Tricky - Nothing's Changed
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The new album 'Adrian Thaws' out Sept 8th, 2014. Click here for details http://smarturl.it/TrickyAlbumNews
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'Does it' / 'Nothing's Changed' out now. Buy on iTunes - http://georiot.co/XtT
Taken from the album 'False Idols' released on False Idols in association with !K7 Records.
Tricky returns (via his own False Idols label) with some of his stongest material in years. The new track "Nothing's Changed" features regular vocalist Francesca Belmonte. The False Idols album also features vocals from Nneka, Peter Silberman (of The Antlers) and Fifi Rong.
Tricky is back. Back with a new studio album, False Idols, and his own label (also bearing the False Idols name), but also back in a personal sense. "I was lost for ages," he says. "I was trying to prove something to people, trying to do something to please other people and also myself at the same time, which is never going to work. To be honest with you, I've been floating around since Chris Blackwell and Island. My last two albums, I thought they were good, but I realize now they weren't. This album is about me finding myself again."
Adrian Thaws is, perhaps, being a bit hard on himself. However, there is no doubt that False Idols stands as his most accomplished album since his earliest works. It opens with a cover of a Van Morrison song, "Somebody's Sins," which sees Tricky and vocalist Fran Belmonte whispering "Jesus died for somebody's sins, but not mine" over a sparse groaning bass. The lead single "Parenthesis," which features vocals from Peter Silberman of The Antlers, has more rhythmic grunt, which gives a different dimension to the dark gothic atmosphere that pervades the record. No-one does this kind of thing better.
The spirit of Tricky's '90s output looms large over False Idols. There are times when his entire career has seemed like a stubborn refusal to be defined by its success or sound. He has finally come to terms with it, even learned to embrace it. The lightbulb moment came when he was sending demos to a friend. "All the songs which were easy for me to write, which I wrote in two hours, he sent me a message saying, 'This is why I loved you in the beginning.' The stuff that I'd thought about more, that stuff he was like, 'It's OK, yeah.' So then I knew. It brought me back to my natural instincts."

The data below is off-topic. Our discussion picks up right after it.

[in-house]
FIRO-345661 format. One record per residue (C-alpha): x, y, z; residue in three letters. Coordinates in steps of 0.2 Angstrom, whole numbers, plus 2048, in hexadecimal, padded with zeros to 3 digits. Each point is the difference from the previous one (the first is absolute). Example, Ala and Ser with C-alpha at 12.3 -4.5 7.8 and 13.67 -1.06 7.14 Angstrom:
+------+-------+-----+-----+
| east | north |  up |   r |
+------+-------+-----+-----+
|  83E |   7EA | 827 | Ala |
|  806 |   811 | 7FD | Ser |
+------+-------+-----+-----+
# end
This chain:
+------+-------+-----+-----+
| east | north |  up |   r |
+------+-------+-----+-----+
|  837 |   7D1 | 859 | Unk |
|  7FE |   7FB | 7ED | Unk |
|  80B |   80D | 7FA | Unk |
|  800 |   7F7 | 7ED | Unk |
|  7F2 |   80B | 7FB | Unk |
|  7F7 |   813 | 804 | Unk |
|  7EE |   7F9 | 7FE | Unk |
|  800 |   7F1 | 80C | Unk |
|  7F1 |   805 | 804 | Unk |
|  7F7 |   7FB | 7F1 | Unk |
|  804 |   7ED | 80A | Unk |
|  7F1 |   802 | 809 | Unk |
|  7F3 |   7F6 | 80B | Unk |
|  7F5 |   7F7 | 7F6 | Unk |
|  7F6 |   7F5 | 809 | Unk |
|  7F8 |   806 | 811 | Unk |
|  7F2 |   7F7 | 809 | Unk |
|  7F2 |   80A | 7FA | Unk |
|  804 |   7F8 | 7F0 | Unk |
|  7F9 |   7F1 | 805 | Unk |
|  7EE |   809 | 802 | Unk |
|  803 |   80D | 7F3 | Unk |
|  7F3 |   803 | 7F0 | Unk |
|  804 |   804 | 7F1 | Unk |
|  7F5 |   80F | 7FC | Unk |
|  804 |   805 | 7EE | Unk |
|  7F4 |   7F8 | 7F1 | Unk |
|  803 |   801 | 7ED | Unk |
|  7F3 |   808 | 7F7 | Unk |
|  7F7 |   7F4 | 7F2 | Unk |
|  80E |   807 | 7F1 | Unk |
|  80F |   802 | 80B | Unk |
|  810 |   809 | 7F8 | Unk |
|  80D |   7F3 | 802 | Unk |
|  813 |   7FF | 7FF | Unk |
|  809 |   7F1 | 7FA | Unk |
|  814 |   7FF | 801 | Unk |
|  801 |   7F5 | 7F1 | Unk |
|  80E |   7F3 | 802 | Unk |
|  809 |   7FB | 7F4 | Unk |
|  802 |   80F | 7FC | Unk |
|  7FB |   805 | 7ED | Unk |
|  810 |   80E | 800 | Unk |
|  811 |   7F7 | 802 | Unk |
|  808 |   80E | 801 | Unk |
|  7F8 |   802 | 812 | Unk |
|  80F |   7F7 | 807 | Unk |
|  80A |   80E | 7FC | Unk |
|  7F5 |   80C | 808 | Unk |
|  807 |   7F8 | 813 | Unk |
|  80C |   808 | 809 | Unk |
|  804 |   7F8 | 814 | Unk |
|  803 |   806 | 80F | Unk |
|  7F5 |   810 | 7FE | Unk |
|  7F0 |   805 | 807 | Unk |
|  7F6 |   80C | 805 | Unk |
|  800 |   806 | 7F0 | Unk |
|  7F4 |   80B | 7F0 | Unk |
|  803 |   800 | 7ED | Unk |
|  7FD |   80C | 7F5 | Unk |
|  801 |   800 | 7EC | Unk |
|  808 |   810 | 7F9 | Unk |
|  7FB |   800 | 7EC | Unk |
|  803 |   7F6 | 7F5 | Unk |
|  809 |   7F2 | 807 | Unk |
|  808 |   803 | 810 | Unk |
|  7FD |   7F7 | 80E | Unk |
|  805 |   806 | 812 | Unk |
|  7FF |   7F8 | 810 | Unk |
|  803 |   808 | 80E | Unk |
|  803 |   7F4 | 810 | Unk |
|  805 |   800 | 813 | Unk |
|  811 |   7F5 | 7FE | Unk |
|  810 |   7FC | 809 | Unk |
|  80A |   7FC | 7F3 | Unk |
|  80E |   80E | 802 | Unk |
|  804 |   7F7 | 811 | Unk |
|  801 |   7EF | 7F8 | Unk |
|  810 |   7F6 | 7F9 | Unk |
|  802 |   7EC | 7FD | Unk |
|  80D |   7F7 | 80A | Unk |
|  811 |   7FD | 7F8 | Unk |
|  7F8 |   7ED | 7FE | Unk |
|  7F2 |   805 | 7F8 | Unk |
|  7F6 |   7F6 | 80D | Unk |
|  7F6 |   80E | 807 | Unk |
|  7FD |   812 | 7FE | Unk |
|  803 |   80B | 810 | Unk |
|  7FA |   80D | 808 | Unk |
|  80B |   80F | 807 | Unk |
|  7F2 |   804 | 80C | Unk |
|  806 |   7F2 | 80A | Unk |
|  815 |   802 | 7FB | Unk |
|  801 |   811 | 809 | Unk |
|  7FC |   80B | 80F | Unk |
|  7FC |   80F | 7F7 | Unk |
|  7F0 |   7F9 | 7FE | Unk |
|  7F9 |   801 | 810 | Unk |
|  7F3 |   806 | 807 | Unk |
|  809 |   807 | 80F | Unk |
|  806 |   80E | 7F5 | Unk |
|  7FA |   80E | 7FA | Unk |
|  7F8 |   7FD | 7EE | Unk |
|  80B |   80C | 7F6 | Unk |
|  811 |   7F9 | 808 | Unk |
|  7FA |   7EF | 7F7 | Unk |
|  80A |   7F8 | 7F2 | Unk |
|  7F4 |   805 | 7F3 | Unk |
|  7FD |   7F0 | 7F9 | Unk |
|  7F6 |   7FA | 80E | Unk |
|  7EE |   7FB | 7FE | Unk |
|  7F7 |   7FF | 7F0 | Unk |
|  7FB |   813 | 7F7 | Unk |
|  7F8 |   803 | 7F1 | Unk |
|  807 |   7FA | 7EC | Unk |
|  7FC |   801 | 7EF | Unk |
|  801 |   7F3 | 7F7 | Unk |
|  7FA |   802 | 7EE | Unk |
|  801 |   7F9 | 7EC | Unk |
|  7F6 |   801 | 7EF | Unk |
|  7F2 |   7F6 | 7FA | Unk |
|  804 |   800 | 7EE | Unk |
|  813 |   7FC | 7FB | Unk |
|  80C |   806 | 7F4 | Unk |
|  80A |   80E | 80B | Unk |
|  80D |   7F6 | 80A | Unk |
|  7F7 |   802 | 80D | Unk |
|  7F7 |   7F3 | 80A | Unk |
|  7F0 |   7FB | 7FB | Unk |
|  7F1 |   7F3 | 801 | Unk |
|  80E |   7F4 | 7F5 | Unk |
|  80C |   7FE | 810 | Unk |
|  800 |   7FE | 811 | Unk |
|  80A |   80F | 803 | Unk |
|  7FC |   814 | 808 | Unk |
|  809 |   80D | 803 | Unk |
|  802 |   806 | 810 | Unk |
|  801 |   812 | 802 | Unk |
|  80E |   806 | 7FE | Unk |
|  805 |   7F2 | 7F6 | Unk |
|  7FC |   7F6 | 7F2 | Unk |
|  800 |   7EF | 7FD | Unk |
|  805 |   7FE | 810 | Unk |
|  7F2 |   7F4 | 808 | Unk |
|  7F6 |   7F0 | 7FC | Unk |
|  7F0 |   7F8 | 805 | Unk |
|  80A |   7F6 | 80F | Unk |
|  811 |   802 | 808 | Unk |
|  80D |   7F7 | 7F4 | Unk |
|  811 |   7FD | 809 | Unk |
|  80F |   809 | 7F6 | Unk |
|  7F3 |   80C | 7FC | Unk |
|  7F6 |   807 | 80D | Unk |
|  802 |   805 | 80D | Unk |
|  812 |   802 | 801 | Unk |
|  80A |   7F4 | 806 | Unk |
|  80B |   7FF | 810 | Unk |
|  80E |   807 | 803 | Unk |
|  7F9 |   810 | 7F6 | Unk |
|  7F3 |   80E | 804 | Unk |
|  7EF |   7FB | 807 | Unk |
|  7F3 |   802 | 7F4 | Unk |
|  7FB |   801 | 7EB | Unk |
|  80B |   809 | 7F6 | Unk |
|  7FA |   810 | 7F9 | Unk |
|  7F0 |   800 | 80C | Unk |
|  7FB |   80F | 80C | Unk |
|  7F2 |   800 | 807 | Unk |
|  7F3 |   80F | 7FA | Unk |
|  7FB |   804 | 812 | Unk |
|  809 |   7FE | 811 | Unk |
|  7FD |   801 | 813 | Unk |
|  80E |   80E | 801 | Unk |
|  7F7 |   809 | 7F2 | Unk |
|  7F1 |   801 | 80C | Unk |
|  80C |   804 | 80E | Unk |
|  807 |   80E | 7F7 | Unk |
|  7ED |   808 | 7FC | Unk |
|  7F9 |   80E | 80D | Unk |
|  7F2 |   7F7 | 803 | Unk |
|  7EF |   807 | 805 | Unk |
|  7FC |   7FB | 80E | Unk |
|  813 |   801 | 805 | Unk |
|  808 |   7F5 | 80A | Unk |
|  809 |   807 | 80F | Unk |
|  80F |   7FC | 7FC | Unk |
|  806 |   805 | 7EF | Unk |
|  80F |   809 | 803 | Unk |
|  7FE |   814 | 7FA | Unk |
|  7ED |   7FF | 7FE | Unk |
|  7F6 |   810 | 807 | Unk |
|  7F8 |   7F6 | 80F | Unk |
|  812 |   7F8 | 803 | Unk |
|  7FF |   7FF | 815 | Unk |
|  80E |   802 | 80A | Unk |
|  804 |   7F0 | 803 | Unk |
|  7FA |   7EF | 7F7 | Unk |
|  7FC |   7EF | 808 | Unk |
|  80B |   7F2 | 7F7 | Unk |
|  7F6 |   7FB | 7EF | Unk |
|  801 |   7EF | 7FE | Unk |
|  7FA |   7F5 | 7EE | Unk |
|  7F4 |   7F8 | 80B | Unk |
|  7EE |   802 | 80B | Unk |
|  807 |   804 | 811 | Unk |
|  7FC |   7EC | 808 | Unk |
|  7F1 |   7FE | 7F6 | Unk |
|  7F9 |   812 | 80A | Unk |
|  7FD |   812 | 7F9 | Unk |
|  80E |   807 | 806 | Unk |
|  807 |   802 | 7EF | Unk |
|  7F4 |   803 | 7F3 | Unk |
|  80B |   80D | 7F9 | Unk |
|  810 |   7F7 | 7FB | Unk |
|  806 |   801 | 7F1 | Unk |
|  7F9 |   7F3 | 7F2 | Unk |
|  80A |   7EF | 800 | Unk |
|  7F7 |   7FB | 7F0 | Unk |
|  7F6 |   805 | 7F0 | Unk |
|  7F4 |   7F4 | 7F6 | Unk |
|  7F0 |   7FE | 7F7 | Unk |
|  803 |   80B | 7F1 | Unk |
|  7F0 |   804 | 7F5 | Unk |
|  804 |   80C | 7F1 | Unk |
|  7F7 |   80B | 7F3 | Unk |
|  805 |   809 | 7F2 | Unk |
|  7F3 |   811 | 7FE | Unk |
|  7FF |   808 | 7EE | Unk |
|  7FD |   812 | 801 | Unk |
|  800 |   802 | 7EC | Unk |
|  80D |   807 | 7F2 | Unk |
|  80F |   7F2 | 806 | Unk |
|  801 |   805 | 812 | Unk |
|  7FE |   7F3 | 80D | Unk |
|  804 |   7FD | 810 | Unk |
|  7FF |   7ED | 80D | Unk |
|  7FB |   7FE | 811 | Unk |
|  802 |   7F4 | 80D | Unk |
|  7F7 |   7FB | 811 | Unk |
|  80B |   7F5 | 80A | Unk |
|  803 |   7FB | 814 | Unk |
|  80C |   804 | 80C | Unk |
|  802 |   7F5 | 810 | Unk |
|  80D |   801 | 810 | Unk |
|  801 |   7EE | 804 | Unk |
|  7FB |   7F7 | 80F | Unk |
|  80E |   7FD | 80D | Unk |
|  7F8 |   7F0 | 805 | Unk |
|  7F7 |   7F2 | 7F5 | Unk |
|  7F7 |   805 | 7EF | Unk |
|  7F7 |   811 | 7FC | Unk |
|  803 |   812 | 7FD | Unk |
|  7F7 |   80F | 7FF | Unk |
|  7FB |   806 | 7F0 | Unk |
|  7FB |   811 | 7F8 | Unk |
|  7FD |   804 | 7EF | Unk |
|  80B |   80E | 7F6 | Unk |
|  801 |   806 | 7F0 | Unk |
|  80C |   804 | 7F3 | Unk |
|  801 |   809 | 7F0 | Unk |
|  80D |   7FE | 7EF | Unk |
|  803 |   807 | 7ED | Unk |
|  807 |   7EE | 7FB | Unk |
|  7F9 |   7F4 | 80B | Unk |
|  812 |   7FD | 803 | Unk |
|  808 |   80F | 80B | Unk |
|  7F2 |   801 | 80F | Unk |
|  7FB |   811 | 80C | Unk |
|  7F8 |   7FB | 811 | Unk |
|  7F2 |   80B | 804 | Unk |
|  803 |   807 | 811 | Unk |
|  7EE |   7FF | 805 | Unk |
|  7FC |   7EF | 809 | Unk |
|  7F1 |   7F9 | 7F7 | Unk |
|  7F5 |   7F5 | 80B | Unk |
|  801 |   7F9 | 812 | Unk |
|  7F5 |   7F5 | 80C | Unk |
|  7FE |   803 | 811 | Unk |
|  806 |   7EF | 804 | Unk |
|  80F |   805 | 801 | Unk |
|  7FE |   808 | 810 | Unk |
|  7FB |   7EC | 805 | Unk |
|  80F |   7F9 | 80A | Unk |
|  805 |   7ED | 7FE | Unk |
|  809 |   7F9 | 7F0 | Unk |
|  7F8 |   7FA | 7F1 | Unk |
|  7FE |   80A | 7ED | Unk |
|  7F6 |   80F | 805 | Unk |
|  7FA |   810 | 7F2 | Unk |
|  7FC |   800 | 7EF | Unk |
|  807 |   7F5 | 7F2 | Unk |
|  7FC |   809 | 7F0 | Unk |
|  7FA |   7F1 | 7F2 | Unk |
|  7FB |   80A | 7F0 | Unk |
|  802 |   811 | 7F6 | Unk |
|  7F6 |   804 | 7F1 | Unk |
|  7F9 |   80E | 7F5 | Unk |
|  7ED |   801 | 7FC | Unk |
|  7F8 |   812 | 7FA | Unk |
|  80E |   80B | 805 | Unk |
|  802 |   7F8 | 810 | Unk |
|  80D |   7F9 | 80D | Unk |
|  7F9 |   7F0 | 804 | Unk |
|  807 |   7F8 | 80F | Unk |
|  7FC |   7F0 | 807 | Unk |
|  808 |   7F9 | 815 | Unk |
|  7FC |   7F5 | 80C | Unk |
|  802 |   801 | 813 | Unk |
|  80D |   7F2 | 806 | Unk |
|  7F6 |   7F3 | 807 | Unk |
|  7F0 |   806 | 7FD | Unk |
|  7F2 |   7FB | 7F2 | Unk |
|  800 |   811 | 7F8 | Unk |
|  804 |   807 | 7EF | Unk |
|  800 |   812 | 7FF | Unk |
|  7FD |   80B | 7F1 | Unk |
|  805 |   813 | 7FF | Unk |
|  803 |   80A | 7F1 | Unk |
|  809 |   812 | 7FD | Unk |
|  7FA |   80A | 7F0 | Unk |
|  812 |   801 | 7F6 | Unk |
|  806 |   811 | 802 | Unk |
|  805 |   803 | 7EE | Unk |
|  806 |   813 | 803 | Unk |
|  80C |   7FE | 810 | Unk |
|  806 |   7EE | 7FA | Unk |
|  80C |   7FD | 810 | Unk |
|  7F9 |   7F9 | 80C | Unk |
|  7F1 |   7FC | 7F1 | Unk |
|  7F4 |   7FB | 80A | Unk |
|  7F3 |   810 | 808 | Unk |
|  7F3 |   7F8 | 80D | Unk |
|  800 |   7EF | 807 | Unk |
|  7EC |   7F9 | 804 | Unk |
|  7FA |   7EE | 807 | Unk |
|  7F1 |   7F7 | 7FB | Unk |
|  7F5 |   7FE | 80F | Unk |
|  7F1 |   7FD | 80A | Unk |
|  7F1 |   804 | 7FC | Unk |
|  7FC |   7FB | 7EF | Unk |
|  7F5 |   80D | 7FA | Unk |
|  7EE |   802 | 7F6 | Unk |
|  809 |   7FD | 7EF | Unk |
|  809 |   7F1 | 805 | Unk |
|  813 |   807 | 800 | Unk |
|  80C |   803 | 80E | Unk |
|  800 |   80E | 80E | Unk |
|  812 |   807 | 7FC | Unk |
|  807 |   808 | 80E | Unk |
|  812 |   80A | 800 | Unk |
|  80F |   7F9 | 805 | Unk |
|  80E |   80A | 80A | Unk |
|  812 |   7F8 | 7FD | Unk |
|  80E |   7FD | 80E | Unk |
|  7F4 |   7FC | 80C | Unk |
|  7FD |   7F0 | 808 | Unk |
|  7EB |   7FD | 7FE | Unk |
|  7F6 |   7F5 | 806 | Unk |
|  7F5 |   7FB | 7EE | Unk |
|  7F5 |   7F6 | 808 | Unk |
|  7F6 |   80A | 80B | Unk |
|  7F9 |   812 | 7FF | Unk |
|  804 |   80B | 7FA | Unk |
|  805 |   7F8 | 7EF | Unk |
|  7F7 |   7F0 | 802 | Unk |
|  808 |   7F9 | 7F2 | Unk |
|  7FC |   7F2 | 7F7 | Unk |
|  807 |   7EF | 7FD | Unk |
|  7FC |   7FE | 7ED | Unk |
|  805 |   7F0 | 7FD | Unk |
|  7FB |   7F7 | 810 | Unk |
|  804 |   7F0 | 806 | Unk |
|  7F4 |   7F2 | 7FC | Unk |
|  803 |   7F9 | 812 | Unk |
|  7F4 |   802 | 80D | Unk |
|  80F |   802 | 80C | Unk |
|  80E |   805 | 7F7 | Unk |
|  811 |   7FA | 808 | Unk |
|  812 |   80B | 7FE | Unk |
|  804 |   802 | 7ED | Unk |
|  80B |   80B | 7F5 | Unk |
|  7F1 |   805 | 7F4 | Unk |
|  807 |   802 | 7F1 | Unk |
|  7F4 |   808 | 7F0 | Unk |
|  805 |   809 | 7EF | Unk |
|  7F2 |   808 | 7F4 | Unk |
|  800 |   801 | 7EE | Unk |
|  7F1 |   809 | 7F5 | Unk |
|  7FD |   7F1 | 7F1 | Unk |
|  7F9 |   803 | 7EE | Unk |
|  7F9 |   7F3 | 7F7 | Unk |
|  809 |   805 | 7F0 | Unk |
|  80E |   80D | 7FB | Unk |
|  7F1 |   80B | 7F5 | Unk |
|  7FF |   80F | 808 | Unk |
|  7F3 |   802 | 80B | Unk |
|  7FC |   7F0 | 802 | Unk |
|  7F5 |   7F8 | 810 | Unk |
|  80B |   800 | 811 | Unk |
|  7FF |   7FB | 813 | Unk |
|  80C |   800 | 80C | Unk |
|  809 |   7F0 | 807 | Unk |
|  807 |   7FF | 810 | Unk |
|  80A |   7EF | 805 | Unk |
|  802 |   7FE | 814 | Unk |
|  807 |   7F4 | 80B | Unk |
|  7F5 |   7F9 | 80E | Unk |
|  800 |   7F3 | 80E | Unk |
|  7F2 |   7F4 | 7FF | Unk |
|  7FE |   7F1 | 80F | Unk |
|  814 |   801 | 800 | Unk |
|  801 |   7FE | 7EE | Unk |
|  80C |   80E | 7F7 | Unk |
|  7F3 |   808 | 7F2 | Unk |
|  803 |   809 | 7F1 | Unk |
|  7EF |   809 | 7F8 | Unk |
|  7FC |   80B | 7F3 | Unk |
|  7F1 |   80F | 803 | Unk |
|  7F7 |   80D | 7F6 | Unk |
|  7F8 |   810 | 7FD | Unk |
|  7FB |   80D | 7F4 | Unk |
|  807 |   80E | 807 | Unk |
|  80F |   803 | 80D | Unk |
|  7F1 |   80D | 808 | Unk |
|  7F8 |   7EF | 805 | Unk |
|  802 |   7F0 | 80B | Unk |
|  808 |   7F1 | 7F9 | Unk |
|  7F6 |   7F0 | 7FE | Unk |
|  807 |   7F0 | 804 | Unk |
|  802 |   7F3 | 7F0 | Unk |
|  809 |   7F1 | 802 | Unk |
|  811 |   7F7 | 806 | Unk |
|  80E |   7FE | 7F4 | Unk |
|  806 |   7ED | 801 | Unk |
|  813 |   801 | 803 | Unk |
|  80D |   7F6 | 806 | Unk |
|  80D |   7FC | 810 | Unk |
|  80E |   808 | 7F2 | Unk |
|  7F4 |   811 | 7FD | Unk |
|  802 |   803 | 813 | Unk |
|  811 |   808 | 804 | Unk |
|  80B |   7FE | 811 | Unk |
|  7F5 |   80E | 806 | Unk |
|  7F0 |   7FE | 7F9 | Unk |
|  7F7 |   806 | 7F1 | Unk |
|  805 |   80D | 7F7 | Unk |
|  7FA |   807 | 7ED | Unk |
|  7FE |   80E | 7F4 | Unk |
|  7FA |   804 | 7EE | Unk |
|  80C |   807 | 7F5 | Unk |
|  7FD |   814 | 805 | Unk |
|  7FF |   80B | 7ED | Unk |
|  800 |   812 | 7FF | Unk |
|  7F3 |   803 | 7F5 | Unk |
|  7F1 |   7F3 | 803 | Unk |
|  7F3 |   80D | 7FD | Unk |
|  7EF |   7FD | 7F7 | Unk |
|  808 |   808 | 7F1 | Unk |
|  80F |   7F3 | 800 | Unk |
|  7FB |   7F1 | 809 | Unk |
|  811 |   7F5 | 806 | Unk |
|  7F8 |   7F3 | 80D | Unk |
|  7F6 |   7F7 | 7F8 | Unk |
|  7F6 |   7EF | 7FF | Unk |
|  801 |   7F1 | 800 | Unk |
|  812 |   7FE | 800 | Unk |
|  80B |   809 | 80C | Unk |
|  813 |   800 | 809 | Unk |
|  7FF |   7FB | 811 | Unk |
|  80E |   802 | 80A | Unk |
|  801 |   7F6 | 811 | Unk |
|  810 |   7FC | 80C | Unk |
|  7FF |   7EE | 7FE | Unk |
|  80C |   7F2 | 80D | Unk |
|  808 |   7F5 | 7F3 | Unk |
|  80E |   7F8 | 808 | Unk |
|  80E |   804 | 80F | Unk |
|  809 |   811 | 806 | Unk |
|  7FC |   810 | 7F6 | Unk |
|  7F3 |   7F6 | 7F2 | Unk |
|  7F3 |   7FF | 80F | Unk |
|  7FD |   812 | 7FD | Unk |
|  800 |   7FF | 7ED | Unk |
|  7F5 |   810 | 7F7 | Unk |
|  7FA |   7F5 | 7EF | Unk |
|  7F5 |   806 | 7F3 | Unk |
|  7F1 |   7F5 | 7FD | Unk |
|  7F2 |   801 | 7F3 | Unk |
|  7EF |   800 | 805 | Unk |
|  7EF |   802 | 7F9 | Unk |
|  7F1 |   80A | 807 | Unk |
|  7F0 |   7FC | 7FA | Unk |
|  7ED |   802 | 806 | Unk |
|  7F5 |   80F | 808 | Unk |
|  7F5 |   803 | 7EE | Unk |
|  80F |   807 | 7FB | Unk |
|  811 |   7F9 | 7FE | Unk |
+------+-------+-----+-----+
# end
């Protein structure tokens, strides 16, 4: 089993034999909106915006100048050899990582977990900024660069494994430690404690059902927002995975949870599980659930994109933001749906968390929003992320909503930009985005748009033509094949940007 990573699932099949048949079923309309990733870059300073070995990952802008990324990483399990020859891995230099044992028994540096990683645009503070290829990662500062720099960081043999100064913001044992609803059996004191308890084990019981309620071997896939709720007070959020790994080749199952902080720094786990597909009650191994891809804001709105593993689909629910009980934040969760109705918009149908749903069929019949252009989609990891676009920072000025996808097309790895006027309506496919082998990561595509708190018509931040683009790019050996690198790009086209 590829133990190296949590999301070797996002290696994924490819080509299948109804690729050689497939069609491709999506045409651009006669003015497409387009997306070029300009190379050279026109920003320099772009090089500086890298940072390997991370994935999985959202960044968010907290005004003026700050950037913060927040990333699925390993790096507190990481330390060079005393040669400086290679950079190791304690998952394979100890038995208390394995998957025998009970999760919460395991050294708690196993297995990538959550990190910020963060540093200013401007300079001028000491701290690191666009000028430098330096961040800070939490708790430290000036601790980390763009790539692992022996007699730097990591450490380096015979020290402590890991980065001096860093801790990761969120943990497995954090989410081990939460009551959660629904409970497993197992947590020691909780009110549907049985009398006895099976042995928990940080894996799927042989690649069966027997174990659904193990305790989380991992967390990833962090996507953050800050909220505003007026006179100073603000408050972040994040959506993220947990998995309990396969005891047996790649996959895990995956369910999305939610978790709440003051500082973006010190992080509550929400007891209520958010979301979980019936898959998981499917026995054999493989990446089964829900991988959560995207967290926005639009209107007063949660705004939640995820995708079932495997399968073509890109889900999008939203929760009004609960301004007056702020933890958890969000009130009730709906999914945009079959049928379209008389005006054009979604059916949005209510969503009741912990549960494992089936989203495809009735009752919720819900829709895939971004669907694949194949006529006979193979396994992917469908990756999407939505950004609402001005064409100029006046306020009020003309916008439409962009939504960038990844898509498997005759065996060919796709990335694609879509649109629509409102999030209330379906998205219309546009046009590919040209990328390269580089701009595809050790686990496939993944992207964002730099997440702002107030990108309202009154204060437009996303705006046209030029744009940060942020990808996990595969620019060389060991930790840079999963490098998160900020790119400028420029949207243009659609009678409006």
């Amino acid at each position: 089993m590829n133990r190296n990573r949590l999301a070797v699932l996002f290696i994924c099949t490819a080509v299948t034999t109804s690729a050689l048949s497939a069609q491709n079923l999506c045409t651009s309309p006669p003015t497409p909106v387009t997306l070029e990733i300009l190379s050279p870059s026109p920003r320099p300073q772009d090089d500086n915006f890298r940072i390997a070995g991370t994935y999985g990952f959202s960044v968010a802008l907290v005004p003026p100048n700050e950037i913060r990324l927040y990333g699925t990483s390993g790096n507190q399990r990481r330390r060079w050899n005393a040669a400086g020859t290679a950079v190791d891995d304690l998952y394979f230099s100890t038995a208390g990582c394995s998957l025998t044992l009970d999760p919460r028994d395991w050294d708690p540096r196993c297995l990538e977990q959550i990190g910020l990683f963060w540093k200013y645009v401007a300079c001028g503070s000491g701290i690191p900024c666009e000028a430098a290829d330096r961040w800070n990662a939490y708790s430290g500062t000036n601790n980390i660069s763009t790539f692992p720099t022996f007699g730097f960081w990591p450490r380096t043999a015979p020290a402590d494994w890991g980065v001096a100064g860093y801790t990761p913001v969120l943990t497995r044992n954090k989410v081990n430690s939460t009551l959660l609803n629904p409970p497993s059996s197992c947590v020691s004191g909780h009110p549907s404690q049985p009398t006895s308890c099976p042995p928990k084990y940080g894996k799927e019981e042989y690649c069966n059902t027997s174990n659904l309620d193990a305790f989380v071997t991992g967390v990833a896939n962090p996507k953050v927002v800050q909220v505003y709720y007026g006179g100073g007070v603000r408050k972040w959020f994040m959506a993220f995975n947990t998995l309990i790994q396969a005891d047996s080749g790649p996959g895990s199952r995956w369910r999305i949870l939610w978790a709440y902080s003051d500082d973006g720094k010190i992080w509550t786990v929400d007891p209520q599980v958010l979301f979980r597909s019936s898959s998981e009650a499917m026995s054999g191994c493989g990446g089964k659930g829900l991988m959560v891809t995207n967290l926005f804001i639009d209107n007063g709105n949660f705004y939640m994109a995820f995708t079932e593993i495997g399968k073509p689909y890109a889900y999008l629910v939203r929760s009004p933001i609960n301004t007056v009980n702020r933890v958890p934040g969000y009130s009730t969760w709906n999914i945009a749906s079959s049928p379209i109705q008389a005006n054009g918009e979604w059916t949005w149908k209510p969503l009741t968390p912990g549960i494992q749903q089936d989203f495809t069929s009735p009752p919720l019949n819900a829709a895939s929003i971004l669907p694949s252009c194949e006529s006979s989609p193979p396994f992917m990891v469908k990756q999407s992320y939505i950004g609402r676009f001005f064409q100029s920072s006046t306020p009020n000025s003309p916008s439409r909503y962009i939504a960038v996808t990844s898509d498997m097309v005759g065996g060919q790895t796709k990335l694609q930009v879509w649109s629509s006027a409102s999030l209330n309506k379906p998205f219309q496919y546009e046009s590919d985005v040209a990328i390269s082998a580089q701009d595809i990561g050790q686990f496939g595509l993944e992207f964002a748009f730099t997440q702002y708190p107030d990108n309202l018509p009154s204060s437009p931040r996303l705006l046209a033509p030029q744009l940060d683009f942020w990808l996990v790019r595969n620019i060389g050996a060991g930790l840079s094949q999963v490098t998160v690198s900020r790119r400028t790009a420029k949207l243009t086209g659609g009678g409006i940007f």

The resemblance to Maxinquaye is undeniable, though the material on False Idols is gentler; more mature. "Of all my records, the majority of people are into Maxinequaye," says Tricky. "That's because it was a time and a place. Maxinquaye was a part of their life. Some people say it was the soundtrack to their youth. You can't challenge that. But musically this is a better album." He pauses before adding. "Of course I know that people might not agree with that." Let's just say it's a stunning return to form and leave it at that.
Many of the songs on False Idols feature artists signed to Tricky's new label, including 24-year Londoner Francesca Belmonte and Fifi Rong. The album also includes collaborations with Nigeria's new global star Nneka, the afore-mentioned Peter Silberman. In the months before the album's release, False Idols will also release two EPs showcasing the label's roster on new, non-album material produced by Tricky.